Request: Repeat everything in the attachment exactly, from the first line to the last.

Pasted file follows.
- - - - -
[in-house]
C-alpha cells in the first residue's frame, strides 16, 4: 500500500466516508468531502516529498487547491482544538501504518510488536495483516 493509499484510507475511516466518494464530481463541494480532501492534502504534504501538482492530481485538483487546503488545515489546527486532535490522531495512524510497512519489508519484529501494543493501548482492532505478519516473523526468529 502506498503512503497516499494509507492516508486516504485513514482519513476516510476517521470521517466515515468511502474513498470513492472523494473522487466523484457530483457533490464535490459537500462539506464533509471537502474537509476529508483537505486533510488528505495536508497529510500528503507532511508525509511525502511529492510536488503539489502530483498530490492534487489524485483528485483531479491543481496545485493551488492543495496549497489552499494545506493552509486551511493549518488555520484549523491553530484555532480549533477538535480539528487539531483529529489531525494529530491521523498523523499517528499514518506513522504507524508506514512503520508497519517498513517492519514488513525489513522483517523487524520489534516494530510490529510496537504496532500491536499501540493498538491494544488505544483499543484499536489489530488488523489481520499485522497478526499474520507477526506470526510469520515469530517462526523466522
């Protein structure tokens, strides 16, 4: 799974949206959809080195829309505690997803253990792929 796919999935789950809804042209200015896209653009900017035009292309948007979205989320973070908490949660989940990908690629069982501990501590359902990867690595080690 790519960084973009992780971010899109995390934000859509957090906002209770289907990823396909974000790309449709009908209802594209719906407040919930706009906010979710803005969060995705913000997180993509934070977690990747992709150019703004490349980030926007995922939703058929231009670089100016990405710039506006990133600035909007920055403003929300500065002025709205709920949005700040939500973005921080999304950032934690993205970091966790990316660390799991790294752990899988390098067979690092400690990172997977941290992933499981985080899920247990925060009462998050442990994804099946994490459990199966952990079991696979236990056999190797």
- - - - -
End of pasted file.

[in-house]
C-alpha cells in the first residue's frame, strides 16, 4: 500500500466516508468531502516529498487547491482544538501504518510488536495483516 493509499484510507475511516466518494464530481463541494480532501492534502504534504501538482492530481485538483487546503488545515489546527486532535490522531495512524510497512519489508519484529501494543493501548482492532505478519516473523526468529 502506498503512503497516499494509507492516508486516504485513514482519513476516510476517521470521517466515515468511502474513498470513492472523494473522487466523484457530483457533490464535490459537500462539506464533509471537502474537509476529508483537505486533510488528505495536508497529510500528503507532511508525509511525502511529492510536488503539489502530483498530490492534487489524485483528485483531479491543481496545485493551488492543495496549497489552499494545506493552509486551511493549518488555520484549523491553530484555532480549533477538535480539528487539531483529529489531525494529530491521523498523523499517528499514518506513522504507524508506514512503520508497519517498513517492519514488513525489513522483517523487524520489534516494530510490529510496537504496532500491536499501540493498538491494544488505544483499543484499536489489530488488523489481520499485522497478526499474520507477526506470526510469520515469530517462526523466522
């Protein structure tokens, strides 16, 4: 799974949206959809080195829309505690997803253990792929 796919999935789950809804042209200015896209653009900017035009292309948007979205989320973070908490949660989940990908690629069982501990501590359902990867690595080690 790519960084973009992780971010899109995390934000859509957090906002209770289907990823396909974000790309449709009908209802594209719906407040919930706009906010979710803005969060995705913000997180993509934070977690990747992709150019703004490349980030926007995922939703058929231009670089100016990405710039506006990133600035909007920055403003929300500065002025709205709920949005700040939500973005921080999304950032934690993205970091966790990316660390799991790294752990899988390098067979690092400690990172997977941290992933499981985080899920247990925060009462998050442990994804099946994490459990199966952990079991696979236990056999190797």